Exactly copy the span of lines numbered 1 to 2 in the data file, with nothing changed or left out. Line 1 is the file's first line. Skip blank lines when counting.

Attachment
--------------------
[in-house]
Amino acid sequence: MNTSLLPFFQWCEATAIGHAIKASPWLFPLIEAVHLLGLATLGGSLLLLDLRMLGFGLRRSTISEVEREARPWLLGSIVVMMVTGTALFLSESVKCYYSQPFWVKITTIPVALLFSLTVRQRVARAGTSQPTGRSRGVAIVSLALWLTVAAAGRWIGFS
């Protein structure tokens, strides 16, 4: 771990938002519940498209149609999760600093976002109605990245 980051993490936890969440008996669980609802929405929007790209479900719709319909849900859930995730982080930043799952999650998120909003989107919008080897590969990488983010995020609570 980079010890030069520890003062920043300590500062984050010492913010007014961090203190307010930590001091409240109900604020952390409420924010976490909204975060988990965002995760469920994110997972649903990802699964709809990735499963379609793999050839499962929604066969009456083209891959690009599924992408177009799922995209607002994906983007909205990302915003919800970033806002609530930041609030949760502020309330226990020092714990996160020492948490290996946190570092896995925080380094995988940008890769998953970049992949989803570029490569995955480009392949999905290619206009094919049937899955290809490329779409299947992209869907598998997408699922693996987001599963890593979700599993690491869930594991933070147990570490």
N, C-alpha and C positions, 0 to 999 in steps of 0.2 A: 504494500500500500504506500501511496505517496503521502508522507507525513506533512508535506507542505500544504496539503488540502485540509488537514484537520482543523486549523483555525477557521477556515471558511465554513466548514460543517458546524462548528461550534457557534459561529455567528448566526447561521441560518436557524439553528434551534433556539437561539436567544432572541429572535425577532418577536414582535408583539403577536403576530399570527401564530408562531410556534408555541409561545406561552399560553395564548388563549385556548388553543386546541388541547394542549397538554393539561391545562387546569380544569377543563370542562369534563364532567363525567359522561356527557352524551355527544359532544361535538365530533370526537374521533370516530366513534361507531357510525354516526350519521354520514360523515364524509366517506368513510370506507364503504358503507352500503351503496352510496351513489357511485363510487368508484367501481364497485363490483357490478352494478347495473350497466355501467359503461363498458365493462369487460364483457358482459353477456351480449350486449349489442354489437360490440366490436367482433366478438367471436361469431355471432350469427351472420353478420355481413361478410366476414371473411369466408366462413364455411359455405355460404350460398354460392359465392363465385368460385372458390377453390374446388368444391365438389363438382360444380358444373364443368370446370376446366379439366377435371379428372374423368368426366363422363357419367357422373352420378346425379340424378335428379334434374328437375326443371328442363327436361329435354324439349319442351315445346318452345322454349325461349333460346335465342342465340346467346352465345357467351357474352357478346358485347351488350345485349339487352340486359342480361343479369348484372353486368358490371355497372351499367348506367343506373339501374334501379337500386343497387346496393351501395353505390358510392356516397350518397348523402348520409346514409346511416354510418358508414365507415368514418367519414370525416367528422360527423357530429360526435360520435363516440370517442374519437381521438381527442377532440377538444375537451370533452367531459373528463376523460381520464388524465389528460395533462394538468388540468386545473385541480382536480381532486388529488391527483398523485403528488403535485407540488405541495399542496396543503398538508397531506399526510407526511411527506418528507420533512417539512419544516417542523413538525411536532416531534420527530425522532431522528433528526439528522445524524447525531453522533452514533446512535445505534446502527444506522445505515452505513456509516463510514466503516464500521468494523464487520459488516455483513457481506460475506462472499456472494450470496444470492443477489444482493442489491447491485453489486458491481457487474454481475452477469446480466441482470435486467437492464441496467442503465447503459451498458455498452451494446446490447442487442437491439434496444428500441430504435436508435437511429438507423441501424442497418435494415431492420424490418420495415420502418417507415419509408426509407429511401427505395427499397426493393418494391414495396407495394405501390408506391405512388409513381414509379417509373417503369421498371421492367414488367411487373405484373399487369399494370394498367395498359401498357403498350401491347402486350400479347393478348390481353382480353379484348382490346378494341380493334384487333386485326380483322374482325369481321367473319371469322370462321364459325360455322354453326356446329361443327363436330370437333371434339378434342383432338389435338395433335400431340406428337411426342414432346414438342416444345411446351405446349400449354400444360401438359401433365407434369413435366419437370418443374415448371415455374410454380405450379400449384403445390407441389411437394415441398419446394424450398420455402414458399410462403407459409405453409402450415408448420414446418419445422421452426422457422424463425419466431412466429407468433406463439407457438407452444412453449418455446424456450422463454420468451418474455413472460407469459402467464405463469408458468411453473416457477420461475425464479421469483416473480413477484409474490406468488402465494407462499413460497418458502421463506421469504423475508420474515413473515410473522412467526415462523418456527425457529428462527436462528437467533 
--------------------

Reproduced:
[in-house]
Amino acid sequence: MNTSLLPFFQWCEATAIGHAIKASPWLFPLIEAVHLLGLATLGGSLLLLDLRMLGFGLRRSTISEVEREARPWLLGSIVVMMVTGTALFLSESVKCYYSQPFWVKITTIPVALLFSLTVRQRVARAGTSQPTGRSRGVAIVSLALWLTVAAAGRWIGFS